Which Joe gave his name to ‘sloppy joes’? We look at five interesting sandwiches and their lexical origins.
A typeface much used in books.
- ‘I came to believe that there were few things in the world more beautiful than the deep burning black of Baskerville type on crisp rag paper.’
- ‘You probably don't know that you can do really impressive stuff using Bodoni, Baskerville, Gill, Futura, Sabon or Helvetica… all of which are typefaces that have been around way longer than you have.’
- ‘A classic dating from the 1750s, the many variations of Baskerville and New Baskerville work quite well for both text and display use.’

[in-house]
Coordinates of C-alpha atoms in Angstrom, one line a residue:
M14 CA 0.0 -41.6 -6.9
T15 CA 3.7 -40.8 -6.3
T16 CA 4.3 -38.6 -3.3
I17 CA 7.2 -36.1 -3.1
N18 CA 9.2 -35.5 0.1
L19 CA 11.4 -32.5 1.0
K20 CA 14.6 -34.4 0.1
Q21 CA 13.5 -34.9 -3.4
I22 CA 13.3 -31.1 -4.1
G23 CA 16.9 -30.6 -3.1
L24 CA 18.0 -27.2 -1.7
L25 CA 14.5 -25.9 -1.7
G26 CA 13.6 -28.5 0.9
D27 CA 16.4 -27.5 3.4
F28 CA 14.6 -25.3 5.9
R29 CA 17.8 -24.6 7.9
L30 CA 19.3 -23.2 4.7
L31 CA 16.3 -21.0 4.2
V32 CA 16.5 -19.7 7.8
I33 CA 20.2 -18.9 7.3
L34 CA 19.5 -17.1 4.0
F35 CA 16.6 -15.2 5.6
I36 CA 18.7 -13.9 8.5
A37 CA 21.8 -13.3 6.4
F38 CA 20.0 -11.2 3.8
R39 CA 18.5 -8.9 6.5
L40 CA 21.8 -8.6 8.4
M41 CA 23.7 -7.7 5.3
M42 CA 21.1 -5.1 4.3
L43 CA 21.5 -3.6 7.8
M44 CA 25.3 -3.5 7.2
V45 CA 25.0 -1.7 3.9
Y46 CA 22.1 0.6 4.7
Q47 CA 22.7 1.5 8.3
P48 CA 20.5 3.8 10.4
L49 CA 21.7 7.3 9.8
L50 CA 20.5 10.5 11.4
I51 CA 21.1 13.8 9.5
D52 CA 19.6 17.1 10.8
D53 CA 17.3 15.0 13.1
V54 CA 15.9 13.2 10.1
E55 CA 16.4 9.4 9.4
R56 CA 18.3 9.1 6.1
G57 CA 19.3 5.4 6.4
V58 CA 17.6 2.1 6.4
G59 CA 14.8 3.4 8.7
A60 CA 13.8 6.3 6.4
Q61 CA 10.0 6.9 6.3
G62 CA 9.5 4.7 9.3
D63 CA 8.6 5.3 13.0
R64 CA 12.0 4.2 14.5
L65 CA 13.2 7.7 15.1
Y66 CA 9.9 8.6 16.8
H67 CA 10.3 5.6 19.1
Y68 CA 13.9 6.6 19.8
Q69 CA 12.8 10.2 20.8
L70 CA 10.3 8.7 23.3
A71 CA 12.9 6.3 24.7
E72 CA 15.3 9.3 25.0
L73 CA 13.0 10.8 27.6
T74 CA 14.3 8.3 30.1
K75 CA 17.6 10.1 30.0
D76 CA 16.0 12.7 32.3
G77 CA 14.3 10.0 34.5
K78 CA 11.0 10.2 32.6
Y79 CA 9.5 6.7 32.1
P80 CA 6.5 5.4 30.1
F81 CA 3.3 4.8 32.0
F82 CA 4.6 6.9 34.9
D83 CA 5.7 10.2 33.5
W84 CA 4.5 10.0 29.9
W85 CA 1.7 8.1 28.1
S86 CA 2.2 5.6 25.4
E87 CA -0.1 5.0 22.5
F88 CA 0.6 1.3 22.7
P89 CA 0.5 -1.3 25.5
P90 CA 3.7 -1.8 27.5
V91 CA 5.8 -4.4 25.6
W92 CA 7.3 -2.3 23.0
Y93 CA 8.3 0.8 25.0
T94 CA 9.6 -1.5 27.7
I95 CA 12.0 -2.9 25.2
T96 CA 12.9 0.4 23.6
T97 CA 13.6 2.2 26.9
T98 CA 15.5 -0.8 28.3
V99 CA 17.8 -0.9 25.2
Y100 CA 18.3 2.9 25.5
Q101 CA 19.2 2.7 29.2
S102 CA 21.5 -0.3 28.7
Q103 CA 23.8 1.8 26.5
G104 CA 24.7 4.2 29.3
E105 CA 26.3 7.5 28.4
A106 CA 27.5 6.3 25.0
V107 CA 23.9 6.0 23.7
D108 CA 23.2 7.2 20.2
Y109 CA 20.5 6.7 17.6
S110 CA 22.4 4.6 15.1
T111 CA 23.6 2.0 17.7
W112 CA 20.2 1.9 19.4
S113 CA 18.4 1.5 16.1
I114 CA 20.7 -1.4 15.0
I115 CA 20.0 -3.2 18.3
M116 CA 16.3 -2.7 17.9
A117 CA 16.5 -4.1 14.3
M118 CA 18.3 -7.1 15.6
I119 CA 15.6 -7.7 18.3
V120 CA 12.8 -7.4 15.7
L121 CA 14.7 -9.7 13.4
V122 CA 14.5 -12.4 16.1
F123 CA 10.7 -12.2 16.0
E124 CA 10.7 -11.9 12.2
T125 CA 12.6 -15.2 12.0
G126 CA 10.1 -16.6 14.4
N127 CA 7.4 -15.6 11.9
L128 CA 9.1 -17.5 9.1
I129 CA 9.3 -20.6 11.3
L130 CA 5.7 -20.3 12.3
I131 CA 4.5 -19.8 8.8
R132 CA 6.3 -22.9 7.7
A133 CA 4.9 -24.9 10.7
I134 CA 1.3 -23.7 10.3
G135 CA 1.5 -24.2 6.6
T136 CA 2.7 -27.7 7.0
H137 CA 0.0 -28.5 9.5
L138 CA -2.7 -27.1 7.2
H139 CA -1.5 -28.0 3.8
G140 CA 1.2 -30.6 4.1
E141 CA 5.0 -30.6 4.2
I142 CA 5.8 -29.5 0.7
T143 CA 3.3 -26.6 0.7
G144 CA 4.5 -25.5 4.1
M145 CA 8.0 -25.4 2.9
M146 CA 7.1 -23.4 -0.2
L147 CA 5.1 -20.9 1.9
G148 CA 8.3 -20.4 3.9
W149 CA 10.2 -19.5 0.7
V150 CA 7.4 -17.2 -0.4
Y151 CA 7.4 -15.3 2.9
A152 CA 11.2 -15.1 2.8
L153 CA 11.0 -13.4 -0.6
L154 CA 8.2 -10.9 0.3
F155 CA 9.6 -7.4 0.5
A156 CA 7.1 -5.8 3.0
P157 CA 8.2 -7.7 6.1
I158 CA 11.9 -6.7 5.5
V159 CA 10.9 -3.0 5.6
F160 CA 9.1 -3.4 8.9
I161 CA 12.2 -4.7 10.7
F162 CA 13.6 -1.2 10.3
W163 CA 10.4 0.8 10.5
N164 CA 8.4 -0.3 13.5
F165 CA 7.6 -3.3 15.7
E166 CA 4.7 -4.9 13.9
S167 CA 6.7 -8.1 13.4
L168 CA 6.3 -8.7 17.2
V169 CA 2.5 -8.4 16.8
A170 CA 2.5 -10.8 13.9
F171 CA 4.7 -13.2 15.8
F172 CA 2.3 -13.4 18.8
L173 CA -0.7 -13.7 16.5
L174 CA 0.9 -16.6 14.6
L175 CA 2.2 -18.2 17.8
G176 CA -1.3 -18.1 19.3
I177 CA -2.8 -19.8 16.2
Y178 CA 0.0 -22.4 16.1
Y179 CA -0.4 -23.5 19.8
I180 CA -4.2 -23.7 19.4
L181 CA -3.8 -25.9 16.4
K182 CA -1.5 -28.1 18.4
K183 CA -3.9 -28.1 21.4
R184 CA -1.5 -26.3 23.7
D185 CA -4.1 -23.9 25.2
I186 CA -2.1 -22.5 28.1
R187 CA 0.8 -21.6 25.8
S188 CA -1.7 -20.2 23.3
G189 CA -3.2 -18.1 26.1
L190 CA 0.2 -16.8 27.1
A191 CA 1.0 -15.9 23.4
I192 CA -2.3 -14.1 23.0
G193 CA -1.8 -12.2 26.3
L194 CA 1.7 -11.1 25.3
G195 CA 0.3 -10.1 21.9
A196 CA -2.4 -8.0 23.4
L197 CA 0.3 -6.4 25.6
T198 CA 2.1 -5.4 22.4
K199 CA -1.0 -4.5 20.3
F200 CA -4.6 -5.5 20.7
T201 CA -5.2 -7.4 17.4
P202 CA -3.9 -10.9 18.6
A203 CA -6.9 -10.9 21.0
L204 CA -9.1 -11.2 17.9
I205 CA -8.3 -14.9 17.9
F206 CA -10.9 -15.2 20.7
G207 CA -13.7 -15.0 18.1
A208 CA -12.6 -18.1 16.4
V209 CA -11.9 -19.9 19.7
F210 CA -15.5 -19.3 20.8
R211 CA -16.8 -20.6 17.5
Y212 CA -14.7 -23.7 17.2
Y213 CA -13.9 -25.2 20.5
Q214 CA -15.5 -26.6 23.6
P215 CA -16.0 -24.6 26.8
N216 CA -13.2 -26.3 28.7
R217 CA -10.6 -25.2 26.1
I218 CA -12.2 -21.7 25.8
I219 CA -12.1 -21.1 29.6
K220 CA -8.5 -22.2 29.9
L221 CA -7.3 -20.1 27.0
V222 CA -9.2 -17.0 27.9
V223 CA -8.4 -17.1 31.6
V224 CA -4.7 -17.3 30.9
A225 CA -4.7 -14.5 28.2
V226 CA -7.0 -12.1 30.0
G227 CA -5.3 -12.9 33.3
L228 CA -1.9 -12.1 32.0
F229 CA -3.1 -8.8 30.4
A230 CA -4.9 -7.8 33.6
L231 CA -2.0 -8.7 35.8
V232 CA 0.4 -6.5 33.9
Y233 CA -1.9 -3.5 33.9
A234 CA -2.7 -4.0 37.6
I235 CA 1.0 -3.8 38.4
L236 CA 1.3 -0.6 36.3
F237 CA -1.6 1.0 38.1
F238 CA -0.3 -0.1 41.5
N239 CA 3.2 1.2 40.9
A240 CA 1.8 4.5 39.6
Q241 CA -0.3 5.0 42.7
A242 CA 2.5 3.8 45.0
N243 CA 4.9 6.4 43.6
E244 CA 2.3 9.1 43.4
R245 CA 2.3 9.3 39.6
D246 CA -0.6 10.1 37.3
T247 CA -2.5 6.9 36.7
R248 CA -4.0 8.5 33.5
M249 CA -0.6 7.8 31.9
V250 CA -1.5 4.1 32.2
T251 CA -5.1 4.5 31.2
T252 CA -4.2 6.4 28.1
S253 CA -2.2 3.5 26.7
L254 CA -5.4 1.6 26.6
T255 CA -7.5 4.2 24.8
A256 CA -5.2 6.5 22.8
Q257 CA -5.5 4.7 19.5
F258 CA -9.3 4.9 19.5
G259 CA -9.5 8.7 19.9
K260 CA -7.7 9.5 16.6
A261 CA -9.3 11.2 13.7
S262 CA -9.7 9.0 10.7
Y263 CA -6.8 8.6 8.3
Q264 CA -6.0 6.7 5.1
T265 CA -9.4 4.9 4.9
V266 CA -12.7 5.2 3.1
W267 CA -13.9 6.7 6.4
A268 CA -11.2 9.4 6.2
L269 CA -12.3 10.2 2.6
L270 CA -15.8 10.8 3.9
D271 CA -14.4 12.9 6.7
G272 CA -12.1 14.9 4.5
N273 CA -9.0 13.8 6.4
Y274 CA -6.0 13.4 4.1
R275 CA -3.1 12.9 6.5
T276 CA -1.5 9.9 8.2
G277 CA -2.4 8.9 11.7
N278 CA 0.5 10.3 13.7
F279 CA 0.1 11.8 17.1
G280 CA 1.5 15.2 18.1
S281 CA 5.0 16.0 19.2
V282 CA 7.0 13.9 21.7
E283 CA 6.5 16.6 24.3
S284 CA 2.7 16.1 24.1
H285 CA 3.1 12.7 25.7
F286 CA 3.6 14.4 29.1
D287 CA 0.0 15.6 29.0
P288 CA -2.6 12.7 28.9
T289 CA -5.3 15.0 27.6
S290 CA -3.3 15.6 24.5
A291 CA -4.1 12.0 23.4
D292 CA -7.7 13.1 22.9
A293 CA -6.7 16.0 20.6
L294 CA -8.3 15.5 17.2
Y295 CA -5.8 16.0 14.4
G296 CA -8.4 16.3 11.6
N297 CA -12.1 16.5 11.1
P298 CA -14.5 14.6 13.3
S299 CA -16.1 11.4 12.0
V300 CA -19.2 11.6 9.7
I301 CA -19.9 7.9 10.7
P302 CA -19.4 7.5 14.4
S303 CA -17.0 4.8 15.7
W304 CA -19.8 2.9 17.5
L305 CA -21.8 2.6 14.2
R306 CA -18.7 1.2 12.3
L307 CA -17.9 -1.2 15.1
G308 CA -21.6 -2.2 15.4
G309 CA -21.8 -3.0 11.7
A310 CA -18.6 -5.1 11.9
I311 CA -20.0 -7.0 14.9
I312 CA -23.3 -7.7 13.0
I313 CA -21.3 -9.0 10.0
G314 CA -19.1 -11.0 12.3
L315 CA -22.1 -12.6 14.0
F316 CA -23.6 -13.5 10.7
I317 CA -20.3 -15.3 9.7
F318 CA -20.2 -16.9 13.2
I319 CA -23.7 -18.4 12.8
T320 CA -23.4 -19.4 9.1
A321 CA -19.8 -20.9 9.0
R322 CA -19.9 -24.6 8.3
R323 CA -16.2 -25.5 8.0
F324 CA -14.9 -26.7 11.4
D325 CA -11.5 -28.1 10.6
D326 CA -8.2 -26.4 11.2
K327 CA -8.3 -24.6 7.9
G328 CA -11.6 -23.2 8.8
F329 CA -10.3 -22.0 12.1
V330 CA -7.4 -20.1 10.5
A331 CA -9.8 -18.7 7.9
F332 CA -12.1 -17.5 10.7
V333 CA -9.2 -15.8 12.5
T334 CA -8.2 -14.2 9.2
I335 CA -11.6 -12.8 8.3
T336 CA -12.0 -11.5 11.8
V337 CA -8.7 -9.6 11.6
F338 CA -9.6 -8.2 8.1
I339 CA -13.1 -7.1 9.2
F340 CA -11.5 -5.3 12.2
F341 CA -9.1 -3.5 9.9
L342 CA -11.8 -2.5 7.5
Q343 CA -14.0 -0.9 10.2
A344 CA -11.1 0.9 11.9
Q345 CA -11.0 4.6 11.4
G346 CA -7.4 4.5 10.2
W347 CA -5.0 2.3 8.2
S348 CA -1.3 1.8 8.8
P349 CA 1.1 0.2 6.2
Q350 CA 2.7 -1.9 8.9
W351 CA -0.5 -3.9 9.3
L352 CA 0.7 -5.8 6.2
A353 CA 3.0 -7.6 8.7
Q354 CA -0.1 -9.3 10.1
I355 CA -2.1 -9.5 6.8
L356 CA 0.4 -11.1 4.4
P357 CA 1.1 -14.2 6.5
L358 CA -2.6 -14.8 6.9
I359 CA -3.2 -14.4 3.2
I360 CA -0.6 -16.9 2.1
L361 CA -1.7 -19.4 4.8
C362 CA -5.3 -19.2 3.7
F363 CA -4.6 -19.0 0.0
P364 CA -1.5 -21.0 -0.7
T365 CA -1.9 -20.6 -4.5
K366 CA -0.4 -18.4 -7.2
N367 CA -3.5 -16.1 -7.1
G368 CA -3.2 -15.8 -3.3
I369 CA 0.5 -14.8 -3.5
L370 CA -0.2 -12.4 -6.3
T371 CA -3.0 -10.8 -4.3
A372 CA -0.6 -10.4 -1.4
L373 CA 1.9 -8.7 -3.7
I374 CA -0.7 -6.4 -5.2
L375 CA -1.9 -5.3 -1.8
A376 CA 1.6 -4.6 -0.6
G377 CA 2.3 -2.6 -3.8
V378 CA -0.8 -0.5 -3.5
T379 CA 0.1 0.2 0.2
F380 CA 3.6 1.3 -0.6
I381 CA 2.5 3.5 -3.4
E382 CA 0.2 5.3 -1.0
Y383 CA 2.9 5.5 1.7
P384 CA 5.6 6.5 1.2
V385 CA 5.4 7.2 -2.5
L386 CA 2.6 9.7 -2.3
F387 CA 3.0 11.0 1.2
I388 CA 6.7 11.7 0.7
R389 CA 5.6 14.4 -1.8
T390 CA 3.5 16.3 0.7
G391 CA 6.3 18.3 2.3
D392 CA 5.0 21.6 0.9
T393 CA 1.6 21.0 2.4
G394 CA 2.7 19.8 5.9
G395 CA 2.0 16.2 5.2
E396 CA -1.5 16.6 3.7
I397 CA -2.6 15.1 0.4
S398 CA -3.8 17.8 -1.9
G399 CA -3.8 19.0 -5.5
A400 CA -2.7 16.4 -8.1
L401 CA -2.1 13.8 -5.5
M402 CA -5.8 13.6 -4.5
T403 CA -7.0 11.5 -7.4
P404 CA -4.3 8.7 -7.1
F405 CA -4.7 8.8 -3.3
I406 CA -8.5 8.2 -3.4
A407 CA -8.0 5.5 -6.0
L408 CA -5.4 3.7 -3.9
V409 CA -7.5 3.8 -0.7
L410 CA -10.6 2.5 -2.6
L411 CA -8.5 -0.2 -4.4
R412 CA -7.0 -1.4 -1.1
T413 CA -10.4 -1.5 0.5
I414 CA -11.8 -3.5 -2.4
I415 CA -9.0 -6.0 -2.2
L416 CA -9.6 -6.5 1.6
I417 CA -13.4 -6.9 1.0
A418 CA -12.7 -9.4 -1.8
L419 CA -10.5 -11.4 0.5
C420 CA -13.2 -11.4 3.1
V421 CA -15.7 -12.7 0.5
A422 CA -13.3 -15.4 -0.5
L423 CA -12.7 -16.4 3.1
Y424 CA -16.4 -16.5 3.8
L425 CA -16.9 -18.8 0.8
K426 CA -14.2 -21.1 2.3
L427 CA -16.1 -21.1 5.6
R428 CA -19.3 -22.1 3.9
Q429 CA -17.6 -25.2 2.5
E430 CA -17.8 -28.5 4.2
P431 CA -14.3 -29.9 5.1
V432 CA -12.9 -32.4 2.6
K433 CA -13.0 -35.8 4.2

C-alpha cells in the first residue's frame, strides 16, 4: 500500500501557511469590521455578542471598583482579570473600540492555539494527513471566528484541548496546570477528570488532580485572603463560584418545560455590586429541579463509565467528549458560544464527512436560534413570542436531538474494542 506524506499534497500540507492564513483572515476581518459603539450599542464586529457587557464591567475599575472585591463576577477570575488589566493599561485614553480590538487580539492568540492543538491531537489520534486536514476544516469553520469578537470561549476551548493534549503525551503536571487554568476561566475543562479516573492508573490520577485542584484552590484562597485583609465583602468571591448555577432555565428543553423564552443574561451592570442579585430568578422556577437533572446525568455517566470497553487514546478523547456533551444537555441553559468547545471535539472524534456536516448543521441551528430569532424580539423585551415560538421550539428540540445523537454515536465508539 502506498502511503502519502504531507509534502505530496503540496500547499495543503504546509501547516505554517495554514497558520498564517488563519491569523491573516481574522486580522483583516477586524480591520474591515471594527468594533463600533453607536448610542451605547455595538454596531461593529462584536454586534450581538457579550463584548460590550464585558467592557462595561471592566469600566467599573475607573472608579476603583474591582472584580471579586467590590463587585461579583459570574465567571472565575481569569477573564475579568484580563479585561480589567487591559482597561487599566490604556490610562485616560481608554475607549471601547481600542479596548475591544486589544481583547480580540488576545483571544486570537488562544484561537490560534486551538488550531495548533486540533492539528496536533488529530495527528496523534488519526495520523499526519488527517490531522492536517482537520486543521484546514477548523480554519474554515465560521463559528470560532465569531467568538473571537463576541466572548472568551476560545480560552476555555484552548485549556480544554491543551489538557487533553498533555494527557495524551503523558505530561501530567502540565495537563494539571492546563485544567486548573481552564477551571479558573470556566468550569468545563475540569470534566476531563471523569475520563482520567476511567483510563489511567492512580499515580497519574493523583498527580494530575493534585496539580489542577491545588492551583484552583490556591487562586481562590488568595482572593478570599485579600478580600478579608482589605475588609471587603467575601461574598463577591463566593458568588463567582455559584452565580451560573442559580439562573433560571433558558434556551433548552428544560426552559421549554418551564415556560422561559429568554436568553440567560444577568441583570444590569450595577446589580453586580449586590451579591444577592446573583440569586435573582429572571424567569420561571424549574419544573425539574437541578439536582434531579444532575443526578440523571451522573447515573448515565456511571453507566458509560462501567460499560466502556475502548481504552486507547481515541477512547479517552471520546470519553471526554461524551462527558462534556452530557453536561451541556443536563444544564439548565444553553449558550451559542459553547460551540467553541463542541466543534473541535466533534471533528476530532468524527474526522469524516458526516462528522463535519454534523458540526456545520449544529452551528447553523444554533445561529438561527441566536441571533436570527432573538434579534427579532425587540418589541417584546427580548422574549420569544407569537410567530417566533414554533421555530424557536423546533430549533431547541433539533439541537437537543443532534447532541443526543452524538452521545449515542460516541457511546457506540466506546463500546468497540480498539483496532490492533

- ‘This is a synopsis of the combined roman and italic Baskerville typeface.’
- ‘During the centuries since its creation, Baskerville has remained one of the world's most widely used typefaces.’
Early 19th century: named after John Baskerville (1706–75), English printer, designer of the typeface.
We take a look at several popular, though confusing, punctuation marks.
From Afghanistan to Zimbabwe, discover surprising and intriguing language facts from around the globe.
The definitions of ‘buddy’ and ‘bro’ in the OED have recently been revised. We explore their history and increase in popularity.